question. By Thursday, the air mass will moderate and precipitation
will be all rain in the lowlands. Rain tapers to showers toward the
weekend. Mercer

&&

.AVIATION...Westerly flow aloft. A cold front moving across the
Olympic Peninsula at 23Z will push well east of the Cascades by
early this evening. The air mass will become unstable and somewhat
moist behind the front. Precipitation will rapidly transition to
showers with the passage of the front, then showers will become tied
to the terrain, the coastal zones, and a Central Puget Sound
Convergence Zone this evening through Friday.

Conditions will be mainly MVFR across the area through much of
tonight with some improvement at times at the lee of the Olympics
and mountains of Vancouver Island. VFR conditions can be expected
most areas on Friday. Albrecht

KSEA...South winds 11 to 14 knots. Gusts to 20 knots can be expected
this evening. Expect mainly VFR conditions at the terminal as
westerly flow aloft interacts with the Olympics to the west. Albrecht

&&

.MARINE...A cold front is moving through the inland waters this
afternoon. Onshore flow that is following this front will continue
through tonight. Small craft advisory southerly winds in the inland
waters will rapidly come to an end as the front passes by early this
evening. A period of small craft advisory westerly winds are
expected this evening over the coastal waters and through most of
tonight in the central and eastern portions of the Strait of Juan de
Fuca.

a 25 foot westerly swell is being reported by buoy 46036 this
afternoon. This swell will decay to about 21 ft in the outer coastal
waters and 17-19 ft over the inner coastal waters this evening.
Small craft advisories for hazardous seas will continue through
Saturday over the coastal waters and at the west entrance to the
Strait of Juan de Fuca.

Another frontal system will sweep east across the waters late
Saturday night and Sunday morning. This front is expected to bring
small craft advisory conditions to most of the waters.

Timing of the possible development of Fraser outflow over the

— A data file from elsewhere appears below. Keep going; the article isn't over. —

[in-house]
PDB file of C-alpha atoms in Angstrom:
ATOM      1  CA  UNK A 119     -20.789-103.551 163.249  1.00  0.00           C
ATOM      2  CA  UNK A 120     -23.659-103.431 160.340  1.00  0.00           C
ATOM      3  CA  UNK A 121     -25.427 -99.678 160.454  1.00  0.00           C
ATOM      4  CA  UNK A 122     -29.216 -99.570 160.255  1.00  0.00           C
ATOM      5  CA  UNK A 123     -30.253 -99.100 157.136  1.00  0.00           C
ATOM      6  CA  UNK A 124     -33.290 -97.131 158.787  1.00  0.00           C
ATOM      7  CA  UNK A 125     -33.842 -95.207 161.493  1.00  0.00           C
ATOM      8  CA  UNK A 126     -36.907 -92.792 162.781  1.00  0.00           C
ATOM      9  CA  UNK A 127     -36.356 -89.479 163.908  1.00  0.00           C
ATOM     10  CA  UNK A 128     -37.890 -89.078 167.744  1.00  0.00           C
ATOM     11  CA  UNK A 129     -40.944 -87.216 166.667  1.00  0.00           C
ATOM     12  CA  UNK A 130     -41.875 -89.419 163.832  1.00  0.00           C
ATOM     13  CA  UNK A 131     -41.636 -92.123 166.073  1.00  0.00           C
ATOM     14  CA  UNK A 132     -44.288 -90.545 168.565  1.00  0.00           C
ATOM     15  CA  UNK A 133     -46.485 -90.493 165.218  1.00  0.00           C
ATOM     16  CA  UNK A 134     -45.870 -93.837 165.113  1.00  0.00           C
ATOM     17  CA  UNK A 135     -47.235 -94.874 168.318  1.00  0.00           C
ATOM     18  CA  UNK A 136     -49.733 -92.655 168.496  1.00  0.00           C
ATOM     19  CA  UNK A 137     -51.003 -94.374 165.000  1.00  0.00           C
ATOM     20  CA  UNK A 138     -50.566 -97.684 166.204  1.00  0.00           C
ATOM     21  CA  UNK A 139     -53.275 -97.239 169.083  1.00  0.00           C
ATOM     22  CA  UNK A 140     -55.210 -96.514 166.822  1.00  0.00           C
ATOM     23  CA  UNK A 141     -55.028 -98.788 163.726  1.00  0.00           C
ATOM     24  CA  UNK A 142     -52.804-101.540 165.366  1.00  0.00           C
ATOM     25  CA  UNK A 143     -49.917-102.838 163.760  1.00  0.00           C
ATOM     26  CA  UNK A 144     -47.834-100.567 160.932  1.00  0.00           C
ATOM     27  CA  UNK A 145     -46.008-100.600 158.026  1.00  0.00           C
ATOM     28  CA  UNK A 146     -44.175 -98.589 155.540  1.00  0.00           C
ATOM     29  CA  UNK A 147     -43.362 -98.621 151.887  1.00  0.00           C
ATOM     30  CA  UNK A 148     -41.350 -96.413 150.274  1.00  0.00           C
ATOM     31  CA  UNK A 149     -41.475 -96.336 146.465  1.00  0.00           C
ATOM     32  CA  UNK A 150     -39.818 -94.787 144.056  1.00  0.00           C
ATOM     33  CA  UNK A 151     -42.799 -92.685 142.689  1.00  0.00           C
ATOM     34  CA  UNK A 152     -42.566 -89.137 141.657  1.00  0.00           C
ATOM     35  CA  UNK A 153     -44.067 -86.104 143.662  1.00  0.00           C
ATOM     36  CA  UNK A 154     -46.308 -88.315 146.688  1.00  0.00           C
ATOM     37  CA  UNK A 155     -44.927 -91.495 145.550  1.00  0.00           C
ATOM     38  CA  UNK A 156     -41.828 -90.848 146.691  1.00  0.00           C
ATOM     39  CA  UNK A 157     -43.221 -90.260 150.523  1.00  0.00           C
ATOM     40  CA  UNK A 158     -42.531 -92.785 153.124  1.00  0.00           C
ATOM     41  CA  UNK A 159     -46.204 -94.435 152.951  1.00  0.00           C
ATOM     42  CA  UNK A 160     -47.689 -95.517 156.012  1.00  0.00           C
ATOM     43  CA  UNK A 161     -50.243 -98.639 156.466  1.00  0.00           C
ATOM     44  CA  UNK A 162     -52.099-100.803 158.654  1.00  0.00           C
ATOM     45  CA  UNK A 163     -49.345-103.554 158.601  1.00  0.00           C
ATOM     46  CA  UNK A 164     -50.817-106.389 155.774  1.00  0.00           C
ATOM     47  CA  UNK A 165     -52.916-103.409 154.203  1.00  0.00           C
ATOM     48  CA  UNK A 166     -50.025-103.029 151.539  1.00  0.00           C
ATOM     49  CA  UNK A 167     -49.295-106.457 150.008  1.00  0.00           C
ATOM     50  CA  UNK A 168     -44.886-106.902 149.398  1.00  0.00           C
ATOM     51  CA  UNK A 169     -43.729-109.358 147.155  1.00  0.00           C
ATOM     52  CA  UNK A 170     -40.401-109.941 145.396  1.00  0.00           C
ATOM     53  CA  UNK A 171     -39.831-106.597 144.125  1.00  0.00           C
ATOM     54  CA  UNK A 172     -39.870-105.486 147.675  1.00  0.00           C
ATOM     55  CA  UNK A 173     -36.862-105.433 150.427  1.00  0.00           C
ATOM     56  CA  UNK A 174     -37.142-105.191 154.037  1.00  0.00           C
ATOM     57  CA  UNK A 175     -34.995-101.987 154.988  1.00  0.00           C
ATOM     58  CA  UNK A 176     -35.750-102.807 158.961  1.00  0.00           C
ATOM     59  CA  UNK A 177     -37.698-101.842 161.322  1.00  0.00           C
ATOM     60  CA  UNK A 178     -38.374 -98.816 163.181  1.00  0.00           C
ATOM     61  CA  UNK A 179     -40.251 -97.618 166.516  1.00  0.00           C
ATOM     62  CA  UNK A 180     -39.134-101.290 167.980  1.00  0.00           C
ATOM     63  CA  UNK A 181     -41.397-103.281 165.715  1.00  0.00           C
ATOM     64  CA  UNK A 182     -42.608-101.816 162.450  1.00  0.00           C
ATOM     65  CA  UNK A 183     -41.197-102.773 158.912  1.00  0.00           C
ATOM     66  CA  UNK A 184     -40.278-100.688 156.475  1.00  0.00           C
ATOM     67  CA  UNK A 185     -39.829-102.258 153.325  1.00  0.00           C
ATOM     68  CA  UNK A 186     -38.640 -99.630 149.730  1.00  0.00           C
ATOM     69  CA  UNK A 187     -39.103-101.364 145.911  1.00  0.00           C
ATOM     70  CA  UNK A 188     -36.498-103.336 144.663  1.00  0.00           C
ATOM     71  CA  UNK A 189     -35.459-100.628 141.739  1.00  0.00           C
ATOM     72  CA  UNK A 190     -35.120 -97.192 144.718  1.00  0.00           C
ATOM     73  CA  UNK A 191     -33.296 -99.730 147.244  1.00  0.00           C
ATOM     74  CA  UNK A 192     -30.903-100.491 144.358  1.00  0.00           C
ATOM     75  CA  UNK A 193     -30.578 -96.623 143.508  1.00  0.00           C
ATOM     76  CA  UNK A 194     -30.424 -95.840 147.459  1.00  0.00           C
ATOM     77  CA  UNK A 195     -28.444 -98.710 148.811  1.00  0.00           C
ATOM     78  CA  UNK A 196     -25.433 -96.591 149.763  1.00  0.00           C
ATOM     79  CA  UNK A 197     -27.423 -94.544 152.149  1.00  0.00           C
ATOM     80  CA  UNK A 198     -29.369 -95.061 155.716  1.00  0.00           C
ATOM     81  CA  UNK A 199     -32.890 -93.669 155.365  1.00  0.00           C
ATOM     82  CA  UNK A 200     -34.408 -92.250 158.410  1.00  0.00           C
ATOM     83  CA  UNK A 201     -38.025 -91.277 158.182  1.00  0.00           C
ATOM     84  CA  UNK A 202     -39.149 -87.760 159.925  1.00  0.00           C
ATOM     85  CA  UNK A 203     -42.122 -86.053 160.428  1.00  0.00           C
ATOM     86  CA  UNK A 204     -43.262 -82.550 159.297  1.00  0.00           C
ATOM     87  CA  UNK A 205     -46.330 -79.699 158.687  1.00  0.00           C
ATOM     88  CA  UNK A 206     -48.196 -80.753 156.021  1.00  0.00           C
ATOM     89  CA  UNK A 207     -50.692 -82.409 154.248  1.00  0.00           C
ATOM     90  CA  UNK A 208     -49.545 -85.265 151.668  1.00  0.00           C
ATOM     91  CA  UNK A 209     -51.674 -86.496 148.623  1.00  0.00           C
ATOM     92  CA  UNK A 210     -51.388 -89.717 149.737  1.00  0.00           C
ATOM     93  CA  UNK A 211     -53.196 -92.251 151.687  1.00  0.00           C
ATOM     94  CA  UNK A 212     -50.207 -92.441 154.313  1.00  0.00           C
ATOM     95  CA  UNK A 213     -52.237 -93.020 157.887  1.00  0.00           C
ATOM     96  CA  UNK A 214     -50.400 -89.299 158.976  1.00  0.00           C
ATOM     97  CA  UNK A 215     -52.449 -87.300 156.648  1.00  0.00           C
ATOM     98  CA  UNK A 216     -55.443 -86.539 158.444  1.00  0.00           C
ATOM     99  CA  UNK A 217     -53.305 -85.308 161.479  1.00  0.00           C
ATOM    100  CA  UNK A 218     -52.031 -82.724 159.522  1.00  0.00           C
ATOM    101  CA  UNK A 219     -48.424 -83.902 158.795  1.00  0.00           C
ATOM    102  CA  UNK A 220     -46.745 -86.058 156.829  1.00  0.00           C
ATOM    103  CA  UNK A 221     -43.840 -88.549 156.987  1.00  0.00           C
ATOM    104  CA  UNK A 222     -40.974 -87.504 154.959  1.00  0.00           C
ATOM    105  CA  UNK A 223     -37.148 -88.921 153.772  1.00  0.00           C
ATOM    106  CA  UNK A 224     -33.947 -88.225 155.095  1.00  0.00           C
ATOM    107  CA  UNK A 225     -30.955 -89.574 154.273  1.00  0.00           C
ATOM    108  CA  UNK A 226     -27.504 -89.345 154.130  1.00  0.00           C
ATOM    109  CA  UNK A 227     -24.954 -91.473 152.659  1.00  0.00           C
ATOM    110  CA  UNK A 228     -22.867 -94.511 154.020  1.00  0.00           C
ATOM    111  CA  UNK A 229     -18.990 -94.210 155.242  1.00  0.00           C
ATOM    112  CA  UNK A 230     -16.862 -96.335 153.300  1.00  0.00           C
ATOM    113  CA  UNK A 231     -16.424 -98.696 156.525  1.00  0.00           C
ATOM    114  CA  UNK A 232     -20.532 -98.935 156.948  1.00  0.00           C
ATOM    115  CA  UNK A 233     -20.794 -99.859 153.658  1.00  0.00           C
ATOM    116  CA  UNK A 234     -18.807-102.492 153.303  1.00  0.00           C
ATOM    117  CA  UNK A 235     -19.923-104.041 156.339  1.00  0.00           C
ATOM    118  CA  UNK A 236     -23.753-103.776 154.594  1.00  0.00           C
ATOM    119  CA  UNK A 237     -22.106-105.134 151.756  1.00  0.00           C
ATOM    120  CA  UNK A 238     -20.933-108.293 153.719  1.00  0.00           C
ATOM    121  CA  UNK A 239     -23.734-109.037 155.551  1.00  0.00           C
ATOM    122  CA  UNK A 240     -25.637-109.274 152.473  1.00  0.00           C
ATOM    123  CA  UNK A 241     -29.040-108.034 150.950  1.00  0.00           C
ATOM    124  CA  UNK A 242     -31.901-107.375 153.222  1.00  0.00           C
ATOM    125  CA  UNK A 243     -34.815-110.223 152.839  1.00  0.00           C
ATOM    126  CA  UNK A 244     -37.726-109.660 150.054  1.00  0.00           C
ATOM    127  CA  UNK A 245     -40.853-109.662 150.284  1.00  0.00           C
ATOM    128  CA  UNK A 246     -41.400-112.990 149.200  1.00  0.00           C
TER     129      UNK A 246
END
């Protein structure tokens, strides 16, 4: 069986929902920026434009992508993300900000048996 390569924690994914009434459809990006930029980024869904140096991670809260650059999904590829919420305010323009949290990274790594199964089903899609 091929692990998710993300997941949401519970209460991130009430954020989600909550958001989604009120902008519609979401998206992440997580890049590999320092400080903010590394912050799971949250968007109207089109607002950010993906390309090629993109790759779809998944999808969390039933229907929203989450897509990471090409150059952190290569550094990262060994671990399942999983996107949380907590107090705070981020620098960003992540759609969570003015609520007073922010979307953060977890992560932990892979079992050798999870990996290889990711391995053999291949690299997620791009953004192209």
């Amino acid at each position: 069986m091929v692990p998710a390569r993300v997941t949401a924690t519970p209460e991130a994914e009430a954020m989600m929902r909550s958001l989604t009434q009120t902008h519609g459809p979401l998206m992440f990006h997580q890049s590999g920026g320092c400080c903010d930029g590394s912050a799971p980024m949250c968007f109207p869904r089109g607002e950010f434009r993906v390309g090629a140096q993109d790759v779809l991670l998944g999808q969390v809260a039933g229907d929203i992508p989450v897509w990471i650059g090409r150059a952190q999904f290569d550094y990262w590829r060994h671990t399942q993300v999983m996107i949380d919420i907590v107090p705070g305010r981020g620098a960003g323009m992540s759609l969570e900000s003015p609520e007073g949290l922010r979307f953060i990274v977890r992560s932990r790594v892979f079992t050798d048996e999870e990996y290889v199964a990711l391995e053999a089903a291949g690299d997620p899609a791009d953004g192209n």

northern portions of the inland waters is not consistent with some
models showing moderate to strong outflow starting Monday evening
and others delaying the onset into Tuesday morning. At this time it
appears that north to northeast winds of 20 to 30 kt can be expected
during the period of outflow, though there is about a 30 percent
chance that gales may develop. Albrecht

&&

.HYDROLOGY...No river flooding is expected over the next week.
Mercer

&&

.SEW WATCHES/WARNINGS/ADVISORIES...
WA...None.
PZ...Small Craft Advisory until 10 PM PST this evening for
     Coastal Waters From Cape Flattery To James Island 10 To 60 Nm-
     Coastal Waters From Cape Flattery To James Island Out 10 Nm-
     Coastal Waters From James Island To Point Grenville 10 To 60 Nm-
     Coastal Waters From James Island To Point Grenville Out 10 Nm-
     Coastal Waters From Point Grenville To Cape Shoalwater 10 To 60
     Nm-Coastal Waters From Point Grenville To Cape Shoalwater Out 10
     Nm.

     Small Craft Advisory for hazardous seas from 10 PM this evening
     to 6 PM PST Saturday for Coastal Waters From Cape Flattery
     To James Island 10 To 60 Nm-Coastal Waters From Cape
     Flattery To James Island Out 10 Nm-Coastal Waters From
     James Island To Point Grenville 10 To 60 Nm-Coastal Waters
     From James Island To Point Grenville Out 10 Nm-Coastal
     Waters From Point Grenville To Cape Shoalwater 10 To 60 Nm-
     Coastal Waters From Point Grenville To Cape Shoalwater Out
     10 Nm.

     Small Craft Advisory for rough bar until 6 PM PST Saturday for
     Grays Harbor Bar.

     Small Craft Advisory until 3 AM PST Saturday for East Entrance
     U.S. Waters Strait Of Juan De Fuca.

     Small Craft Advisory until 6 PM PST this evening for Admiralty
     Inlet-Northern Inland Waters Including The San Juan Islands-
     Puget Sound and Hood Canal-West Entrance U.S. Waters Strait
     Of Juan De Fuca.

     Small Craft Advisory for hazardous seas from 6 PM this evening
     to 6 PM PST Saturday for West Entrance U.S. Waters Strait
     Of Juan De Fuca.

     Small Craft Advisory until 3 AM PST Saturday for Central U.S.
     Waters Strait Of Juan De Fuca.

&&

$$

www.weather.gov/seattle

You can see an illustrated version of this discussion at
www.weather.gov/seattle/gafd/latest_webafd.html


USA.gov is the U.S. government's official web portal to all federal, state and local government web resources and services.